HTTP pipelining is a technique in which multiple HTTP requests are written out to a single socket without waiting for the corresponding responses. Pipelining is only supported in HTTP/1.1, not in 1.0.
Only idempotent requests should be pipelined, such as GET and HEAD requests. POST requests should not be pipelined. Requests on a new connection should not be pipelined either, since it has not yet been determined if the origin server (or proxy server) supports HTTP/1.1. Hence, pipelining can only be done when reusing an existing (keepalive) persistent connection.
HTTP pipelining requires both the client and the server to support it. HTTP/1.1 conforming servers are required to support pipelining. This does not mean that servers are required to pipeline responses, but that they are required not to fail if a client chooses to pipeline requests.
 Implementation status
 Implementation in web servers
Implementing pipelining in web servers is a relatively simple matter of making sure that network buffers are not discarded between requests. For that reason, most modern web servers handle pipelining without any problem.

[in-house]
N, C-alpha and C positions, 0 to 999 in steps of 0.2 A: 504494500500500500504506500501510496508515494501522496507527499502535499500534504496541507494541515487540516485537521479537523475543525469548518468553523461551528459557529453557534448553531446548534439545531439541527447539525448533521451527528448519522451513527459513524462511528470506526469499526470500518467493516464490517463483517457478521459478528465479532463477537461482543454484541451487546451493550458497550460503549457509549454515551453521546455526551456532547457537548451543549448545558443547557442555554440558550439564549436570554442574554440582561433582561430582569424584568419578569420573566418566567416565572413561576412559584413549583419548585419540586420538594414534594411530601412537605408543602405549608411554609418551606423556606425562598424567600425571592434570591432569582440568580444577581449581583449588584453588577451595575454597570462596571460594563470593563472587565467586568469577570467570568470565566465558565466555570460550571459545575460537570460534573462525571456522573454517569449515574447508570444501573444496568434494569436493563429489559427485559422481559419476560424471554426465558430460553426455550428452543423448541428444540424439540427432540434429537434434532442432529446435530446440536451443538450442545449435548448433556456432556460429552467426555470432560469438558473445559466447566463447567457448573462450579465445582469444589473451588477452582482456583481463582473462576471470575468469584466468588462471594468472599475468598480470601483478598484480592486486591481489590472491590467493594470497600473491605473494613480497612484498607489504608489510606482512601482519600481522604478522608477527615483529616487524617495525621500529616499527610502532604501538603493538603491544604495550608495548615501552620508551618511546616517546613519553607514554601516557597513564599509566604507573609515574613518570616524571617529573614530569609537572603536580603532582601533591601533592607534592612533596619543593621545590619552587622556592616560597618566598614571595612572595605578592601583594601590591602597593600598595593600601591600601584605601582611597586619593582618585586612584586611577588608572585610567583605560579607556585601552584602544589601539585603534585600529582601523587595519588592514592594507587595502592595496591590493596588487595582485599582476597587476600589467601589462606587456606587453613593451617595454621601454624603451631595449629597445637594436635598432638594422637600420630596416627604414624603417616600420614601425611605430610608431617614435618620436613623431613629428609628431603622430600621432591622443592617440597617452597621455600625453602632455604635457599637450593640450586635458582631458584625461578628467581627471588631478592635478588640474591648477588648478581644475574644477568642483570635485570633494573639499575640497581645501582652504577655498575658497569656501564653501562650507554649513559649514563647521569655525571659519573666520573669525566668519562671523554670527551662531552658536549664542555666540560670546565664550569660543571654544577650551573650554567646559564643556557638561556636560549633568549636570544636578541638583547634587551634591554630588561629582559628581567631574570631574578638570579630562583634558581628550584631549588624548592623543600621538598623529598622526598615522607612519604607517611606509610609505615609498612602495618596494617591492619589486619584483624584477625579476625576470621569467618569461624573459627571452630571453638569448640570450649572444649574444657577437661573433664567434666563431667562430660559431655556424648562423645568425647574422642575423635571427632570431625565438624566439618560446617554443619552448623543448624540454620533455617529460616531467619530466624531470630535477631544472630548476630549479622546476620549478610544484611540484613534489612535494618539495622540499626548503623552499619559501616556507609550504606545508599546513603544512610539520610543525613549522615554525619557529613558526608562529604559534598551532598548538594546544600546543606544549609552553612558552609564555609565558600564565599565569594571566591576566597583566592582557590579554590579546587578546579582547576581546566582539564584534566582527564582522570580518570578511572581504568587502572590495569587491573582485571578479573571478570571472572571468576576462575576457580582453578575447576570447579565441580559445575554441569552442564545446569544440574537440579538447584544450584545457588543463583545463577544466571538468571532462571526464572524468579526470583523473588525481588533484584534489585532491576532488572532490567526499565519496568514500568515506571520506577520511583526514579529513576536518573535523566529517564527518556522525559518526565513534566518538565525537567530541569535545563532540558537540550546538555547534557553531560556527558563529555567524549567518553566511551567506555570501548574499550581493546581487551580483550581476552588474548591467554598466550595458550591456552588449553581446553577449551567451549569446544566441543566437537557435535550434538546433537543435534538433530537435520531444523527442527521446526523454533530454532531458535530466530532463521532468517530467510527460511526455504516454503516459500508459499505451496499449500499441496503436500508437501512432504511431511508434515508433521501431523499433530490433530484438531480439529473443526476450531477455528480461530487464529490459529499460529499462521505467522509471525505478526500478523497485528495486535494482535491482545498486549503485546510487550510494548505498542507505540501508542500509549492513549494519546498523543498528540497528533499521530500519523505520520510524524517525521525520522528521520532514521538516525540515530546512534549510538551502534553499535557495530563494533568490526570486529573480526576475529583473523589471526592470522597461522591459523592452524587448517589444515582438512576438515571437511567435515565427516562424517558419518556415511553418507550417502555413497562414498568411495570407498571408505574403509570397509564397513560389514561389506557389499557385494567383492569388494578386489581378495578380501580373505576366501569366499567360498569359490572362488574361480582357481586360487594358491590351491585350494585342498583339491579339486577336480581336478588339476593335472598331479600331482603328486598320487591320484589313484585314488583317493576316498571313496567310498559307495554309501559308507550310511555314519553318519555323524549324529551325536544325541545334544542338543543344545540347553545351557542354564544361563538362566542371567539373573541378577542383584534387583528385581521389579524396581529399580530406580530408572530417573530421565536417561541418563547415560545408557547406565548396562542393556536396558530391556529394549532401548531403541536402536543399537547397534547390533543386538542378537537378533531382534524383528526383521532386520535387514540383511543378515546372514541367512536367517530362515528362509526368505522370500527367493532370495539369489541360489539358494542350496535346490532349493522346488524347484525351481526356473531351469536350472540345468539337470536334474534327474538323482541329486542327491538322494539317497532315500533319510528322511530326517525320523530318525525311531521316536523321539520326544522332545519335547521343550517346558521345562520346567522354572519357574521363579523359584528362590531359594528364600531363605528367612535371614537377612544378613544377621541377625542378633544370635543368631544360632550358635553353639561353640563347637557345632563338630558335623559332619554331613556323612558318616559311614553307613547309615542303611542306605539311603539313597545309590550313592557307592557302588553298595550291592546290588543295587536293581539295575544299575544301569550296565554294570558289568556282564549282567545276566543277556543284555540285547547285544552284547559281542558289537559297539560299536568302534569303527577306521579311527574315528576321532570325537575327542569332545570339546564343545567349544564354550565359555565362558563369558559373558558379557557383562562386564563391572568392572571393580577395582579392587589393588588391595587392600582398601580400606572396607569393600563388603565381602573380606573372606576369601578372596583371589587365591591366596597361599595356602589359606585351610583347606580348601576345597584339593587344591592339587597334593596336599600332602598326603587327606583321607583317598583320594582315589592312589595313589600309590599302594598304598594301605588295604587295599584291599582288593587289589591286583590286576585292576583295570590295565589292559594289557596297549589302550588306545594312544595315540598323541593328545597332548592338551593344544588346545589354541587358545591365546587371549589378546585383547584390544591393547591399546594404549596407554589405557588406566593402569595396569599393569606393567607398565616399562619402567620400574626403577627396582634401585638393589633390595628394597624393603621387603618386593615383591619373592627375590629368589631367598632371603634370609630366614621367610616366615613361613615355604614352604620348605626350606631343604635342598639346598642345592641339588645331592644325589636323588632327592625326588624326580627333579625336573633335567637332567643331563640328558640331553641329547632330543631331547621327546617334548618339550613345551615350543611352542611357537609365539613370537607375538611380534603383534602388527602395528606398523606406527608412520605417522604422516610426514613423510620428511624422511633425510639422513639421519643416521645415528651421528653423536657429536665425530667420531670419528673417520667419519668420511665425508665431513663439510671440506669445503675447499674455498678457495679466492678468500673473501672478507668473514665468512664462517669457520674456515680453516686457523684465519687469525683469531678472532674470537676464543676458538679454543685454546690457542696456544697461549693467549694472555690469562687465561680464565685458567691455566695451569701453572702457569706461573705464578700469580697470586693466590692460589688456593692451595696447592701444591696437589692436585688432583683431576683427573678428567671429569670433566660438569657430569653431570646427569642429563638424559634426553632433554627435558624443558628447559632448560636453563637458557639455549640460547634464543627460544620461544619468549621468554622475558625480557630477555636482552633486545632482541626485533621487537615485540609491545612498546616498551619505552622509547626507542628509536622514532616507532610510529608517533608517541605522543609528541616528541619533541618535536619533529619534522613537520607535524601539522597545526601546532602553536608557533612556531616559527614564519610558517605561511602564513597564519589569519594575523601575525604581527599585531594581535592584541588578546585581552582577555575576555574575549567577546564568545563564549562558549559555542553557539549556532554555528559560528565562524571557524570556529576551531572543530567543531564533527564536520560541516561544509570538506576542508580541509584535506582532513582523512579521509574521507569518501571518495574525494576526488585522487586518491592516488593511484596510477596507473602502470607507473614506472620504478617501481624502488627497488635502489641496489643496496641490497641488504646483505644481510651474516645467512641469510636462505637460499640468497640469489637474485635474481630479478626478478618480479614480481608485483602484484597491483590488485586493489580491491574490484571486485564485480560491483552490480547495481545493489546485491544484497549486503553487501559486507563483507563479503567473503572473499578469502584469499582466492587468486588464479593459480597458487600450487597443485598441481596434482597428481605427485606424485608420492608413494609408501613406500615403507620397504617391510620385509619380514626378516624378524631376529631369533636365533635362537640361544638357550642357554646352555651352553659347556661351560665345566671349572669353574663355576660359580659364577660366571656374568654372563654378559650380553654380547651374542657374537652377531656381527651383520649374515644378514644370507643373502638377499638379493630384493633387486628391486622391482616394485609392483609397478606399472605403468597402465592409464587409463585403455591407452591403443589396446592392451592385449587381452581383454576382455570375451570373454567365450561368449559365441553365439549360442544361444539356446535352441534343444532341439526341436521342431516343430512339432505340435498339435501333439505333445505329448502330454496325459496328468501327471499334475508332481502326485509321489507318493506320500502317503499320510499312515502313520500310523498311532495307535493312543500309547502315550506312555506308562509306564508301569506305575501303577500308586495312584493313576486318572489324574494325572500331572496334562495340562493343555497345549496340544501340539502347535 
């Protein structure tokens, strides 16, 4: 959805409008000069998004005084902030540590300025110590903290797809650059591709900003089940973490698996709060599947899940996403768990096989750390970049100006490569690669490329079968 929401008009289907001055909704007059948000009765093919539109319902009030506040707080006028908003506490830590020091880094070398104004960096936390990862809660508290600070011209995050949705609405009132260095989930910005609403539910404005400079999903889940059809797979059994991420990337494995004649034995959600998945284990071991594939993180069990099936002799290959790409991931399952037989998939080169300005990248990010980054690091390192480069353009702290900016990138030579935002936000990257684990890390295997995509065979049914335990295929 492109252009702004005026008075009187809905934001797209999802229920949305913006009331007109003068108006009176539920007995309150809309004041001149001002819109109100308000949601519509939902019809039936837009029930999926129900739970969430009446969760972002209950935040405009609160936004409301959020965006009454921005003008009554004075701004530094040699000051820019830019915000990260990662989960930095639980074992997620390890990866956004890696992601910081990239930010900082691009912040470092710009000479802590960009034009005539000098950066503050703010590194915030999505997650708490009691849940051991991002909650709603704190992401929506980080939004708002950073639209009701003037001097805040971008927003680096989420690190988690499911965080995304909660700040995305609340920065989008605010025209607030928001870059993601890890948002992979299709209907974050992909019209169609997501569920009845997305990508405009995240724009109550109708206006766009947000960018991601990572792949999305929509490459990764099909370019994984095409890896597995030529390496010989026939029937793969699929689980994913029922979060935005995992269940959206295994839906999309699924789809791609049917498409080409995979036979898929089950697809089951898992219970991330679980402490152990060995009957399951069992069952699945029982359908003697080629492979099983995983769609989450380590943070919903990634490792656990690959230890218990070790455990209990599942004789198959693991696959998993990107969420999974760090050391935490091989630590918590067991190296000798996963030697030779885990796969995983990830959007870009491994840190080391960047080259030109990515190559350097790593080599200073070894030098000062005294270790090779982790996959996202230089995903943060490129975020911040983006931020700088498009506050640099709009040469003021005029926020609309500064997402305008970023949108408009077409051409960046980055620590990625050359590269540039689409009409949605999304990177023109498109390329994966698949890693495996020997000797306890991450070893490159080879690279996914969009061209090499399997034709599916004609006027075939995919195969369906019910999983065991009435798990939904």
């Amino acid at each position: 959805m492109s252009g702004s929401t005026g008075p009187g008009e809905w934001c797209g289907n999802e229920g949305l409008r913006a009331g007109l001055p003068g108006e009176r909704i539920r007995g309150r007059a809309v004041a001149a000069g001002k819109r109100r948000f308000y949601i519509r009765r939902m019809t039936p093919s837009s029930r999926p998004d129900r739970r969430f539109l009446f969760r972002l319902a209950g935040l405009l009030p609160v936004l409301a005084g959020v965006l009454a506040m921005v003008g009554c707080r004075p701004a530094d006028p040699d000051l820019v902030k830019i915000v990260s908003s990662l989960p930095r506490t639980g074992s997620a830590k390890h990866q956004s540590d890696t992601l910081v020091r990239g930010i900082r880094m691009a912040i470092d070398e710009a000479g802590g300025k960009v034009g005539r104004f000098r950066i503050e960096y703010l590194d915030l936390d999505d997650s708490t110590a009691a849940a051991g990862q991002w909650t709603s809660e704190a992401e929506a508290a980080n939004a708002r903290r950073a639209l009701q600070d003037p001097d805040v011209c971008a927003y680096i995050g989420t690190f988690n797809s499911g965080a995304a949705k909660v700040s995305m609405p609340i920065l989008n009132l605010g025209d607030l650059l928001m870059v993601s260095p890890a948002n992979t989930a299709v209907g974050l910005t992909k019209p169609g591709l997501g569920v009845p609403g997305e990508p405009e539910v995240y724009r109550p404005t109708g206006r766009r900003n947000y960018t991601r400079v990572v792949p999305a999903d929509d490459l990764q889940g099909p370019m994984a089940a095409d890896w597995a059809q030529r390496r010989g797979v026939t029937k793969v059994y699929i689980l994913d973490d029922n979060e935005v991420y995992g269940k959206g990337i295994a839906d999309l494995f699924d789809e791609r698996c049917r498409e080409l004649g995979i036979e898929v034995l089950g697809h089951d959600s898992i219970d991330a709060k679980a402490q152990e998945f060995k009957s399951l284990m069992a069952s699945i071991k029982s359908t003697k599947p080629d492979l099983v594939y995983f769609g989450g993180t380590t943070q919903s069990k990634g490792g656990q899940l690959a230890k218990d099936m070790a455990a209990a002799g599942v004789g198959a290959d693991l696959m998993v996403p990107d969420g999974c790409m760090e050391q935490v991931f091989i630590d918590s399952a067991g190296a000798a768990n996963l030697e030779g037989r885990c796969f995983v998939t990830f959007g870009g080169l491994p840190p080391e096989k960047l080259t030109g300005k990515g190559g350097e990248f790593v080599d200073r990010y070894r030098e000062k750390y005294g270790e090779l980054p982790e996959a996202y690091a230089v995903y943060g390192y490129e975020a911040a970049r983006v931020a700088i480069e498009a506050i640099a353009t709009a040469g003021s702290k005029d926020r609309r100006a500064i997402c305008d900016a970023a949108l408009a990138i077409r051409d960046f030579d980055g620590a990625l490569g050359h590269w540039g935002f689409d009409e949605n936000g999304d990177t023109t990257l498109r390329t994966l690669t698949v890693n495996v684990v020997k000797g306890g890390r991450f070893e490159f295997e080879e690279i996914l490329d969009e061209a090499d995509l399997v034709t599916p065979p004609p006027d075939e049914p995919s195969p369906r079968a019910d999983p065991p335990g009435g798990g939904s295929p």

Exceptions include IIS 4 and reportedly 5.
 Implementation in web browsers
Internet Explorer as of version 7 doesn't support pipelining.
Mozilla Firefox 3.0 supports pipelining, but it's disabled by default. It uses some heuristics, especially to turn pipelining off for IIS servers. Instructions for enabling pipelining can be found at Firefox Help: Tips & Tricks. Camino does the same thing as Firefox.
 Implementation in web proxies
Most HTTP proxies do not pipeline outgoing requests.
Some versions of the Squid web proxy will pipeline up to two outgoing requests. This functionality has been disabled in the latest versions. Squid supports multiple requests from clients.
The Polipo proxy pipelines outgoing requests.